Tags: Public Citizen Discusses Too Big to Fail Banks

Liberals Rail Against Too Big to Fail

By    |   Monday, 08 April 2013 02:14 PM

On April 3, Public Citizen assembled a panel at its Washington Dupont Circle headquarters to review the state of the struggle against the cartel of “too big to fail” banks that has achieved domination of public policy in the financial arena. The official reason for the event was to promote a book titled “Reality Check: The Forgotten Lessons of Deregulation and Unsung Successes of Sensible Safeguards” by Taylor Lincoln, Public Citizen’s director of research, but the discussion turned quickly to questions of “What went wrong?” and “What is to be done?”

Since I was moved to come to Washington in large part by opposition to the movement founded by Ralph Nader that is now Public Citizen, there was a palpable sense of irony in stepping into this iconic building, now named after Joan Claybrook, who attended. At the same time, one could see the potential for an effective left-right coalition, lacking mainly a more prominent involvement by the right, although no one detracted from the positive tone of the message by making this point.

The panelists were Brooksley Born, the former chairman of the Commodity Futures Trading Commission who warned of the dangers attendant to the deregulation of derivatives trading and who served on the Financial Crisis Inquiry Commission; Neil Barofsky, the Special Inspector General for the Troubled Asset Relief Program (TARP) whose efforts to reveal how the money was being spent brought him into conflict with then-Treasury Secretary Tim Geithner; and recently retired former Rep. Brad Miller, D-N.C., who served for 10 years on the House Financial Services Committee and participated in the proceedings leading to the enactment of the Dodd-Frank Act.

The format consisted of an interview of the panelists by Lincoln designed to elicit commentary from them.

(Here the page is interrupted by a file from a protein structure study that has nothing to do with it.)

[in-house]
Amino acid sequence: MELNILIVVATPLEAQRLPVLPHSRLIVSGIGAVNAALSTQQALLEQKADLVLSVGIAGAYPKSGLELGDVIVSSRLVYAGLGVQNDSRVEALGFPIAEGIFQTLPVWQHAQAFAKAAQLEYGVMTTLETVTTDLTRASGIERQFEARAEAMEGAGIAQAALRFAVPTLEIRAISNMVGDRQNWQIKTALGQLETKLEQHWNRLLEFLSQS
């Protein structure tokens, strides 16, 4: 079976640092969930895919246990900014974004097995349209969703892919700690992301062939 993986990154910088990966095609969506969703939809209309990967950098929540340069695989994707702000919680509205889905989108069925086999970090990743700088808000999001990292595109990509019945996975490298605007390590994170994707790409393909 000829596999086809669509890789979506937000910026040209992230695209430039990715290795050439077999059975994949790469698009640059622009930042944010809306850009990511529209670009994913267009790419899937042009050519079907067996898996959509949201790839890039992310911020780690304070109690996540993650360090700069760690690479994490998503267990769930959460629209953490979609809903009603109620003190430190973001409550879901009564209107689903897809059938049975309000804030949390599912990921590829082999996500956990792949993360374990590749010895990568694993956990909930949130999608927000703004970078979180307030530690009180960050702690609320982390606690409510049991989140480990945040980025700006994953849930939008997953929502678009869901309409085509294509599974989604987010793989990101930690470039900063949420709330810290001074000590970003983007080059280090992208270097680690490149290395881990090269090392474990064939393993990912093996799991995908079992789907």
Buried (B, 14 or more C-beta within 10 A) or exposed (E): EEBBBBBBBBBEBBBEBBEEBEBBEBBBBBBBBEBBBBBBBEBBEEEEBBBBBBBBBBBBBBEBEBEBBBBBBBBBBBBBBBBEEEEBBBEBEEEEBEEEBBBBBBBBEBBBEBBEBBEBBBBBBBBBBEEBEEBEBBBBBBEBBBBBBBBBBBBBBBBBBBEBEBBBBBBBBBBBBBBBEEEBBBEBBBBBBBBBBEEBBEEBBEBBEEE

In response to a question by Lincoln as to how much has been learned about how to regulate banks and other financial institutions, Born called Dodd-Frank “a good first step, if implemented and fully enforced,” but she added that the industry has mounted “enormous pressure,” consisting of a big public relations campaign, lobbying, campaign contributions, grassroots marketing and lawsuits to enjoin implementation of rules as they are adopted.

Miller lamented that there is no visible public pressure to implement the rules, observing that no one at a fire department dinner would demand to know whether the “pushout” rule was being enforced.

Barofsky spoke of the effort by JPMorgan Chase CEO Jamie Dimon to gut reforms in the immediate wake of hearings on the London whale scandal, and he asked rhetorically why anyone would listen to anything Dimon and his lobbyists have to say. He noted that one of the industry’s refrains is that the people advocating regulation never sat at a trading desk, as if this should absolve the bankers of what took place.

Barofsky lamented, “We had our foot on their throats, but we bailed them out so they could earn their way out of it.”

Miller added that the derivatives the banks trade are synthetic in nature and contribute nothing to the real economy, but the bankers continue to justify themselves by claiming they are maintaining the channels of the distribution of credit.